Meet the Larssons

With a deep admiration for the 19th century artists Carl and Karin Larsson, Magniberg travelled to the Larssons’ home taking with them a selection of the brand’s bedwear, furniture and blankets. The project is a meeting between Magniberg and the Larssons, in collaboration with the renowned architectural photographer Mikael Olsson.

The project has been conceptualized to introduce the universe of Carl and Karin to our generation and audience, underscoring that the Larsson’s philosophy and mode of living is still so relevant in our world today.

Lilla Hyttnäs

The Larssons moved into their home “Lilla Hyttnäs” in the 1880s, transforming it from a simple timber cottage into one of the world’s best known artist residences. With their brightly coloured furniture and woven textiles, the Larssons pioneered a style of interiors that would be later come to be identified as quintessentially Swedish – a precursor to modernism. The house has been preserved just as the couple lived in it in the village of Sundborn.

The Larssons

Carl Larsson was a celebrated Swedish painter while Karin was a prolific artist in the home: weaving, embroidering and designing furniture and clothes. She has been described as Sweden’s first interior designer in the modern sense of the word.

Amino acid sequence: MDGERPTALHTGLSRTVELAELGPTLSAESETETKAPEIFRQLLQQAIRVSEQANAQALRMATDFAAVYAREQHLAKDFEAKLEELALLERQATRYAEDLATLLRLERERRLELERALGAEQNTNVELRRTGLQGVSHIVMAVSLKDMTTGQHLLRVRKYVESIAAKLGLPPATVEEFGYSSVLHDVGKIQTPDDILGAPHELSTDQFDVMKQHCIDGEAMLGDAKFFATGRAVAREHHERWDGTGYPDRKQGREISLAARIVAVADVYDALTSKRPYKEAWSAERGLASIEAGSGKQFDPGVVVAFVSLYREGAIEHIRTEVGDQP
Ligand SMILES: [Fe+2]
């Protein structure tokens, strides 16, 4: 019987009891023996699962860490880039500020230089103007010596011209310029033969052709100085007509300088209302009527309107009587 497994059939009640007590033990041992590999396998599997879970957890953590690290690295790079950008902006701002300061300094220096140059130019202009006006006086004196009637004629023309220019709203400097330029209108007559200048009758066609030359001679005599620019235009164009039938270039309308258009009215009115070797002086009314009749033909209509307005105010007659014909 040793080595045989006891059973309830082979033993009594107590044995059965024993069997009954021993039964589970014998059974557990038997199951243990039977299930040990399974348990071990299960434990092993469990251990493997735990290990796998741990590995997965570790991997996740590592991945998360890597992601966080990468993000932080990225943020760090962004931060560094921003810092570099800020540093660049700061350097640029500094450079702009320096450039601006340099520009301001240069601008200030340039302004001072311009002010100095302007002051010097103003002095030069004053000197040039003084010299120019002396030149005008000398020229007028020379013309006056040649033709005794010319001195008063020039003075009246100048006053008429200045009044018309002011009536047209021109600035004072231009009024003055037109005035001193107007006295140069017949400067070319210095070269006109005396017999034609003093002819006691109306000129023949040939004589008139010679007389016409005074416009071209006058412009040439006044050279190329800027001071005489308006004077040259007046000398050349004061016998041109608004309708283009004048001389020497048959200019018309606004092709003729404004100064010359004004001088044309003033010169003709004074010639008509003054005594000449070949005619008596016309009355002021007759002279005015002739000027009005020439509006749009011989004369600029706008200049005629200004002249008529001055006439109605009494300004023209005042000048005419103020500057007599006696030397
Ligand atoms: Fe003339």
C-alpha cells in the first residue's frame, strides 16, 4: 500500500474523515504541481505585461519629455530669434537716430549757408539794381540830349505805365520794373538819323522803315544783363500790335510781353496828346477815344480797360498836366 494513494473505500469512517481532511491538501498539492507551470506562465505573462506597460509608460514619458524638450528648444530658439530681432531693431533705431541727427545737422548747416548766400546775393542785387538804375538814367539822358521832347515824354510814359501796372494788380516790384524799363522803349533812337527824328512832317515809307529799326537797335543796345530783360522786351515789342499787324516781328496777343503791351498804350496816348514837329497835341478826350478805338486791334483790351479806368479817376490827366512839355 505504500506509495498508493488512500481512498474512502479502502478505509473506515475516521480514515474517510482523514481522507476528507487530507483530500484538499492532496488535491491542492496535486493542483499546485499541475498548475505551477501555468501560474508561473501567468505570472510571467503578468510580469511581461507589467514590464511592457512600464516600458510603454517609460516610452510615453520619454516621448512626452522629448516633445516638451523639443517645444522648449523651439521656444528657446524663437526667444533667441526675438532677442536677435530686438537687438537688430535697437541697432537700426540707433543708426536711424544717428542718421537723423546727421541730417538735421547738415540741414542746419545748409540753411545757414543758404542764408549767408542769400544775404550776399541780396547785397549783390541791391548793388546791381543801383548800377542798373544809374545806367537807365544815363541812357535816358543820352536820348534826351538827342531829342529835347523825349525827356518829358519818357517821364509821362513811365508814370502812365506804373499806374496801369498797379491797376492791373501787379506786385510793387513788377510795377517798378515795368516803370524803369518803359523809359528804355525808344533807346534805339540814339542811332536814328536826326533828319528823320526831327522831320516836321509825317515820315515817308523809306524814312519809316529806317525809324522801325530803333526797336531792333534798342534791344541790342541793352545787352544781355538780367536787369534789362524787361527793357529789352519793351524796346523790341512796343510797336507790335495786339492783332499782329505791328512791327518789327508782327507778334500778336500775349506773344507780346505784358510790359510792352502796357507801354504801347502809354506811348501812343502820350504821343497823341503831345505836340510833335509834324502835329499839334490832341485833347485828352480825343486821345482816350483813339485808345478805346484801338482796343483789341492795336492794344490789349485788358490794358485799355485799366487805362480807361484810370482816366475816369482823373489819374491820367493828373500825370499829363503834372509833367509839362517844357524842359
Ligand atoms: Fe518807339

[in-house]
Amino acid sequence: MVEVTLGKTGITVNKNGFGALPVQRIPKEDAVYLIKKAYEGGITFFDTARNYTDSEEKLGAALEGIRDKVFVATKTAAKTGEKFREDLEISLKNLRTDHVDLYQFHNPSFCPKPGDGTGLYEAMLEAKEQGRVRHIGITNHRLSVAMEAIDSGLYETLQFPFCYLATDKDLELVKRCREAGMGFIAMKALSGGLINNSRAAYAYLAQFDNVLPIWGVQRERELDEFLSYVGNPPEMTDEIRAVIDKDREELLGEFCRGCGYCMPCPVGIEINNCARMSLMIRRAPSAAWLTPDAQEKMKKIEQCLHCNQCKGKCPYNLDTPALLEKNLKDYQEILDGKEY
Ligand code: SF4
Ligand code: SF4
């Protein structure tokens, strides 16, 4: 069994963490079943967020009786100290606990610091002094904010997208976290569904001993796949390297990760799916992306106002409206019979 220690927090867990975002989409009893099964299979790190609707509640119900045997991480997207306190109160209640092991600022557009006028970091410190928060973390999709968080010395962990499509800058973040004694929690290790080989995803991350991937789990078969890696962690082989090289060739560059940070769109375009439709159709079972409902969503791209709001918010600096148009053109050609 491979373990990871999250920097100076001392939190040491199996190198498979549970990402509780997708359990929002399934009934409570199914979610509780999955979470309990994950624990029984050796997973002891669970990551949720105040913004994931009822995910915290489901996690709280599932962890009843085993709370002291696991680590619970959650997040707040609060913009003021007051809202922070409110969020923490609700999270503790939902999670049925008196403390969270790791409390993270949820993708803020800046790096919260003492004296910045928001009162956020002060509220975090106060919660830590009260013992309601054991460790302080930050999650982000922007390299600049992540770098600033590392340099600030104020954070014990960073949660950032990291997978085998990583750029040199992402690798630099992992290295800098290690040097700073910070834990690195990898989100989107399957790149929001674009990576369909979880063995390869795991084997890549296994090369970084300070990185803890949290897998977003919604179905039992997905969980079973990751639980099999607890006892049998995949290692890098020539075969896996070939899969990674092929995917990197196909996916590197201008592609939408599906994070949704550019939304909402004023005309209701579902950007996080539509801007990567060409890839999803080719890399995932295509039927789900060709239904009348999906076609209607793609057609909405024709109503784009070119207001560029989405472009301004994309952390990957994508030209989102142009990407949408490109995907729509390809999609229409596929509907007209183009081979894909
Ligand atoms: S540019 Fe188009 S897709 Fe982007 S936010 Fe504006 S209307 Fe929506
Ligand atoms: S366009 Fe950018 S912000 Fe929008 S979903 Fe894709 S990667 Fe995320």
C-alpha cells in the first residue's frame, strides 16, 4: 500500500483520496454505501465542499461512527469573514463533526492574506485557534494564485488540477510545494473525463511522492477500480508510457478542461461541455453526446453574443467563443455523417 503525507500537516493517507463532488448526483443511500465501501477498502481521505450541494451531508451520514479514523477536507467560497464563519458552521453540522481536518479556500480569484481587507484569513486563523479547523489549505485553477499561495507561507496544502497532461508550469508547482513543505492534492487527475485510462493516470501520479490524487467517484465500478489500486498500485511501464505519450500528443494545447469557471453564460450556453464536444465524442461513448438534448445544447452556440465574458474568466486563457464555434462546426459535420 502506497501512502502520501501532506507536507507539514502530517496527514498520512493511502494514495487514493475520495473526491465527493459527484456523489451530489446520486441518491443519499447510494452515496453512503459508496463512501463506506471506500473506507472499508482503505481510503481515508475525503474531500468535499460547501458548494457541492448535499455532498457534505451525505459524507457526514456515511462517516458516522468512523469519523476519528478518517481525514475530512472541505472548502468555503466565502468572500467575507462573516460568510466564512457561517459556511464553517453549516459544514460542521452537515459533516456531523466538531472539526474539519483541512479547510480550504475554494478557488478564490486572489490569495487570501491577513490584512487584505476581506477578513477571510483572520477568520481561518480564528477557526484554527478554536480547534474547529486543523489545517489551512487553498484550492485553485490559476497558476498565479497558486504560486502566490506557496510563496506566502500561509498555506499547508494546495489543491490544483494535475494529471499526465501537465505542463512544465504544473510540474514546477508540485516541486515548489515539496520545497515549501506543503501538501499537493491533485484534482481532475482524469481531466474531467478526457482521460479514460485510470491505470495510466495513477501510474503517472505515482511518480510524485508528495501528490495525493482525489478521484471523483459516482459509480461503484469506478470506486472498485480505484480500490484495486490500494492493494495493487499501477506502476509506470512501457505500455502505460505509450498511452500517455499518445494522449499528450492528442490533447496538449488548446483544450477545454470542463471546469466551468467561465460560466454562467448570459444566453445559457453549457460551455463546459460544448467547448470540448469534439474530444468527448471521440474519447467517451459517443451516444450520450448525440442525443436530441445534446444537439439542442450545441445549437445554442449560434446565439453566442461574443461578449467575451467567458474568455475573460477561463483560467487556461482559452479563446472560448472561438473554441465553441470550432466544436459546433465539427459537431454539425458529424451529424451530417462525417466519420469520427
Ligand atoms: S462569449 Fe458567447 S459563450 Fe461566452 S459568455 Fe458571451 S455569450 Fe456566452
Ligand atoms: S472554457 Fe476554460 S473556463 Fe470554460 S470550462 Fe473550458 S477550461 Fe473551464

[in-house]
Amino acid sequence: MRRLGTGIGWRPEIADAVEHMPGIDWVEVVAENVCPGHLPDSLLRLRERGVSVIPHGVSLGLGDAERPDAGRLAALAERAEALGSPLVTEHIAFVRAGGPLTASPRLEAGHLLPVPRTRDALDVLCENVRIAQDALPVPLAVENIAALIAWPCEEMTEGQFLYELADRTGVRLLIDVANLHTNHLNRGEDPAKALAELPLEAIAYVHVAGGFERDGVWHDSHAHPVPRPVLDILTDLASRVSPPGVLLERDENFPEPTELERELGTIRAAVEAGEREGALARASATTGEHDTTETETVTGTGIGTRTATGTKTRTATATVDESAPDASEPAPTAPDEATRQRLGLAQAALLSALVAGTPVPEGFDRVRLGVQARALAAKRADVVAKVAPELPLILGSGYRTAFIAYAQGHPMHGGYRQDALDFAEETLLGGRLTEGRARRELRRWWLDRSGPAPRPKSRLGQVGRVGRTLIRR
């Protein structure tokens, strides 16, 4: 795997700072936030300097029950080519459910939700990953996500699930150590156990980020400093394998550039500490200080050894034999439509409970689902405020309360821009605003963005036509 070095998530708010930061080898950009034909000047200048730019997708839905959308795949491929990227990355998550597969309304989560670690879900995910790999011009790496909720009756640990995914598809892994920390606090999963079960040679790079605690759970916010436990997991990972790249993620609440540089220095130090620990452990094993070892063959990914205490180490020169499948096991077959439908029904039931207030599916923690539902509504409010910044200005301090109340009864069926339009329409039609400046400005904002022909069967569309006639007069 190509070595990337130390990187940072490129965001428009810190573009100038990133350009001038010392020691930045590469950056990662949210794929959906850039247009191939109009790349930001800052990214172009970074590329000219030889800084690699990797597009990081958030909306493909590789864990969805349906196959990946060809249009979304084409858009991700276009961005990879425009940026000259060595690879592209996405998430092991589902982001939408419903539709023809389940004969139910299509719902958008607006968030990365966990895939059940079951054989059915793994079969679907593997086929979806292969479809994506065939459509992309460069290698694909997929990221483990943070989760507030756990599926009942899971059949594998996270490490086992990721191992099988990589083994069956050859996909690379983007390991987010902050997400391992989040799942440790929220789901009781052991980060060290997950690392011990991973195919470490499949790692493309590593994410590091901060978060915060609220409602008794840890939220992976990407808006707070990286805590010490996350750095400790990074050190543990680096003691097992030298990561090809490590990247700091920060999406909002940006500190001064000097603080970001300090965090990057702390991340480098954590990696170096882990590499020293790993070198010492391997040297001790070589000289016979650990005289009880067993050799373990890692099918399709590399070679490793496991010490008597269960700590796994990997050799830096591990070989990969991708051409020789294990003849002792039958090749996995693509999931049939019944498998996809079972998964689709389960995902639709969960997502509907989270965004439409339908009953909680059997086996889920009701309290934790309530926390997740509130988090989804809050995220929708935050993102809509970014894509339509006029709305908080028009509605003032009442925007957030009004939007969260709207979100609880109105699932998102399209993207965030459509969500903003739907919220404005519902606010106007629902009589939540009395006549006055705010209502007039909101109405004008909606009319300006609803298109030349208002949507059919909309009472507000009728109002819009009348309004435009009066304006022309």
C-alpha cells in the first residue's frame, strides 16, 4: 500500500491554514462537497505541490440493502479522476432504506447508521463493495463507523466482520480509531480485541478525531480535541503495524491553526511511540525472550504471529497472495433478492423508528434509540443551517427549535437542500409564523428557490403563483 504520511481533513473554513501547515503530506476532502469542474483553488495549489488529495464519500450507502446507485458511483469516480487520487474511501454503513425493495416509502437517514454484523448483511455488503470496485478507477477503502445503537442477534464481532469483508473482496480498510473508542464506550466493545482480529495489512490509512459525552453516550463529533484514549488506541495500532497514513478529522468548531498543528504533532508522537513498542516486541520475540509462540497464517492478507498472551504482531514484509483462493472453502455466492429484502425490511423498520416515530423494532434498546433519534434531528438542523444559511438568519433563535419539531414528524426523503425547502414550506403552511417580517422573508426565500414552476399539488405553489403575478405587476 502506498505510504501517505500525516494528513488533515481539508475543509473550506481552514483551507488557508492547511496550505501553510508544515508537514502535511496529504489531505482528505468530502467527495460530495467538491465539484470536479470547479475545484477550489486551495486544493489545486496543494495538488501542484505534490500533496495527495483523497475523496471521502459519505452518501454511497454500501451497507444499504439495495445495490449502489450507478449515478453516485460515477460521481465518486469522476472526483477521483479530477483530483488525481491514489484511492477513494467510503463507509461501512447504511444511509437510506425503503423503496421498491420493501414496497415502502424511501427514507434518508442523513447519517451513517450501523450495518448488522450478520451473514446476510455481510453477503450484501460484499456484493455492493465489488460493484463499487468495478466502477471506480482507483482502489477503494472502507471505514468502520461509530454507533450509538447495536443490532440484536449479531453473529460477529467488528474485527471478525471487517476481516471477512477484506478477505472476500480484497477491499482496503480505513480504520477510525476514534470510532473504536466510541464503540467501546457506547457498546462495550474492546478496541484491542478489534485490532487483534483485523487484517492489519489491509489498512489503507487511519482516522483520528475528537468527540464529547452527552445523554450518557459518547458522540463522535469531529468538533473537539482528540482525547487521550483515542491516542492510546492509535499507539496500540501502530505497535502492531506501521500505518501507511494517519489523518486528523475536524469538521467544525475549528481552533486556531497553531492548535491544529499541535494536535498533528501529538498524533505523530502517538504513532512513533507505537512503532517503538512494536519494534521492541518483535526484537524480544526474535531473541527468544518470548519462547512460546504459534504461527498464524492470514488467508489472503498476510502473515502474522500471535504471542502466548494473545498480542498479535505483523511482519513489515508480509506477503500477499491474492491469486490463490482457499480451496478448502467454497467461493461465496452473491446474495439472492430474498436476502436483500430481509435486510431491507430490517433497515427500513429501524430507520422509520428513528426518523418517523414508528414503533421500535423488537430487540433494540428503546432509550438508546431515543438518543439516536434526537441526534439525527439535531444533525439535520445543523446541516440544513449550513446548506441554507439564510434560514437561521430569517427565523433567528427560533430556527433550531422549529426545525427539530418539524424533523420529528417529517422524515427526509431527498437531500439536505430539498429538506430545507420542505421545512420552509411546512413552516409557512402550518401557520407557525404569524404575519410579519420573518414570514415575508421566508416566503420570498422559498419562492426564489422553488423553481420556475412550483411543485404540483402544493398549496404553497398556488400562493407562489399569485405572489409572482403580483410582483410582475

Their influence extended beyond interiors to family life. In Lilla Hyttnäs, there was a freewheeling energy. This was a family home where everyone could be themselves, play, work and relax. Almost unheard of at the time, the couple sat down to eat supper with their children every night.

Larssons & Magniberg

From the early days of Magniberg, the Larssons have been a source of inspiration to Bengt and Nina, the brand’s founders, also a couple.

In whatever they do, from design, to exhibitions and how they live their daily life as a family with their kids, they often talk about Carl and Karin Larsson, feeling a certain connection.

“We find a lot of inspiration from Carl and Karin Larsson, the latter often referred to an interior decorator ahead of her time. The well-known publication A Home was released in 1889 and includes beautifully documented aquarelles of their home in the village Sundborn in Dalarna, Sweden. If you study these images you can spot a resemblance with the Magniberg aesthetic.